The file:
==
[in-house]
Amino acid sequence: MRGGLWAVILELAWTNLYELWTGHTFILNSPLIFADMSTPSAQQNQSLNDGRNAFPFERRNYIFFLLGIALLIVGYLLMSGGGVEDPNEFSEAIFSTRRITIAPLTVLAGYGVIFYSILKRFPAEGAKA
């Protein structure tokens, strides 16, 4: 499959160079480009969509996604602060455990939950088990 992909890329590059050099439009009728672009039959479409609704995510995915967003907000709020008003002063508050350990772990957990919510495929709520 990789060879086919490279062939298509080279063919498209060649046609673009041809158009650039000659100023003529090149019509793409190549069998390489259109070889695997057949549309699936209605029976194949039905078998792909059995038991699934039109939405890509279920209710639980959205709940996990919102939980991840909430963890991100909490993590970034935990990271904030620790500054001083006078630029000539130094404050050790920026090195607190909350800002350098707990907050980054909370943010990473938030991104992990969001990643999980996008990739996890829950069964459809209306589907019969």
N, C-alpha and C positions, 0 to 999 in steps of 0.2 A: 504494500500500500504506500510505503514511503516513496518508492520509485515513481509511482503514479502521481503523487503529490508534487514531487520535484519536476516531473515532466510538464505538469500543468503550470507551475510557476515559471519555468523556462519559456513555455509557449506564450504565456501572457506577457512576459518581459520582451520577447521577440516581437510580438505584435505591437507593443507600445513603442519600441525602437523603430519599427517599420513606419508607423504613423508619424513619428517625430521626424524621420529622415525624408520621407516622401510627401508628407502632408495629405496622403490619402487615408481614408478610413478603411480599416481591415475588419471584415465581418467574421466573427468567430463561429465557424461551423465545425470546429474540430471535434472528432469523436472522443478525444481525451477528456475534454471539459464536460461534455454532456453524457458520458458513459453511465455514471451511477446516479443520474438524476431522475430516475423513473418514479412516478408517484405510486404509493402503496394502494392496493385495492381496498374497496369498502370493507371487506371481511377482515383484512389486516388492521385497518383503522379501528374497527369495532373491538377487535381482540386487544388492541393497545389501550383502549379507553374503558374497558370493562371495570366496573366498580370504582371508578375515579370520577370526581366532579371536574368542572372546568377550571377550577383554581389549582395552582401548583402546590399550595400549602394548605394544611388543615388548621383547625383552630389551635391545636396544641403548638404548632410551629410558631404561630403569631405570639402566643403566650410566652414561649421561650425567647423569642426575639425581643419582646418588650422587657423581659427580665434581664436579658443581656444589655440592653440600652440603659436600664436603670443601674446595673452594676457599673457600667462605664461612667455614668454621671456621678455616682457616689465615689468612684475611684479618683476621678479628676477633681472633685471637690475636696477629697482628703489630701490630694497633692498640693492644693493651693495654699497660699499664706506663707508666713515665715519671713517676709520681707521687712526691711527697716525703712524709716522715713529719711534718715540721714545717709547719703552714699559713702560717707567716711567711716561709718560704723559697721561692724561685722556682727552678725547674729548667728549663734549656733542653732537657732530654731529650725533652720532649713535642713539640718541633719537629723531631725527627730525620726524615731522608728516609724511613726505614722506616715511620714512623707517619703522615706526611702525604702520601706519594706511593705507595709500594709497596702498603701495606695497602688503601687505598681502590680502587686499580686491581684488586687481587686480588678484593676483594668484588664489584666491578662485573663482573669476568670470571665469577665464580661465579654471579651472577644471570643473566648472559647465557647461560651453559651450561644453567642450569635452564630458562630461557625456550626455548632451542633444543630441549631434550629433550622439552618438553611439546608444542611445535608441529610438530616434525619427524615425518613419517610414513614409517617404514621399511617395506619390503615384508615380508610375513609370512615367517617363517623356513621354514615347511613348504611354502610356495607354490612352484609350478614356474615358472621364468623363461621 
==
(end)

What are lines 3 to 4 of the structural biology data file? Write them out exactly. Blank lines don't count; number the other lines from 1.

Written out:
């Protein structure tokens, strides 16, 4: 499959160079480009969509996604602060455990939950088990 992909890329590059050099439009009728672009039959479409609704995510995915967003907000709020008003002063508050350990772990957990919510495929709520 990789060879086919490279062939298509080279063919498209060649046609673009041809158009650039000659100023003529090149019509793409190549069998390489259109070889695997057949549309699936209605029976194949039905078998792909059995038991699934039109939405890509279920209710639980959205709940996990919102939980991840909430963890991100909490993590970034935990990271904030620790500054001083006078630029000539130094404050050790920026090195607190909350800002350098707990907050980054909370943010990473938030991104992990969001990643999980996008990739996890829950069964459809209306589907019969």
N, C-alpha and C positions, 0 to 999 in steps of 0.2 A: 504494500500500500504506500510505503514511503516513496518508492520509485515513481509511482503514479502521481503523487503529490508534487514531487520535484519536476516531473515532466510538464505538469500543468503550470507551475510557476515559471519555468523556462519559456513555455509557449506564450504565456501572457506577457512576459518581459520582451520577447521577440516581437510580438505584435505591437507593443507600445513603442519600441525602437523603430519599427517599420513606419508607423504613423508619424513619428517625430521626424524621420529622415525624408520621407516622401510627401508628407502632408495629405496622403490619402487615408481614408478610413478603411480599416481591415475588419471584415465581418467574421466573427468567430463561429465557424461551423465545425470546429474540430471535434472528432469523436472522443478525444481525451477528456475534454471539459464536460461534455454532456453524457458520458458513459453511465455514471451511477446516479443520474438524476431522475430516475423513473418514479412516478408517484405510486404509493402503496394502494392496493385495492381496498374497496369498502370493507371487506371481511377482515383484512389486516388492521385497518383503522379501528374497527369495532373491538377487535381482540386487544388492541393497545389501550383502549379507553374503558374497558370493562371495570366496573366498580370504582371508578375515579370520577370526581366532579371536574368542572372546568377550571377550577383554581389549582395552582401548583402546590399550595400549602394548605394544611388543615388548621383547625383552630389551635391545636396544641403548638404548632410551629410558631404561630403569631405570639402566643403566650410566652414561649421561650425567647423569642426575639425581643419582646418588650422587657423581659427580665434581664436579658443581656444589655440592653440600652440603659436600664436603670443601674446595673452594676457599673457600667462605664461612667455614668454621671456621678455616682457616689465615689468612684475611684479618683476621678479628676477633681472633685471637690475636696477629697482628703489630701490630694497633692498640693492644693493651693495654699497660699499664706506663707508666713515665715519671713517676709520681707521687712526691711527697716525703712524709716522715713529719711534718715540721714545717709547719703552714699559713702560717707567716711567711716561709718560704723559697721561692724561685722556682727552678725547674729548667728549663734549656733542653732537657732530654731529650725533652720532649713535642713539640718541633719537629723531631725527627730525620726524615731522608728516609724511613726505614722506616715511620714512623707517619703522615706526611702525604702520601706519594706511593705507595709500594709497596702498603701495606695497602688503601687505598681502590680502587686499580686491581684488586687481587686480588678484593676483594668484588664489584666491578662485573663482573669476568670470571665469577665464580661465579654471579651472577644471570643473566648472559647465557647461560651453559651450561644453567642450569635452564630458562630461557625456550626455548632451542633444543630441549631434550629433550622439552618438553611439546608444542611445535608441529610438530616434525619427524615425518613419517610414513614409517617404514621399511617395506619390503615384508615380508610375513609370512615367517617363517623356513621354514615347511613348504611354502610356495607354490612352484609350478614356474615358472621364468623363461621 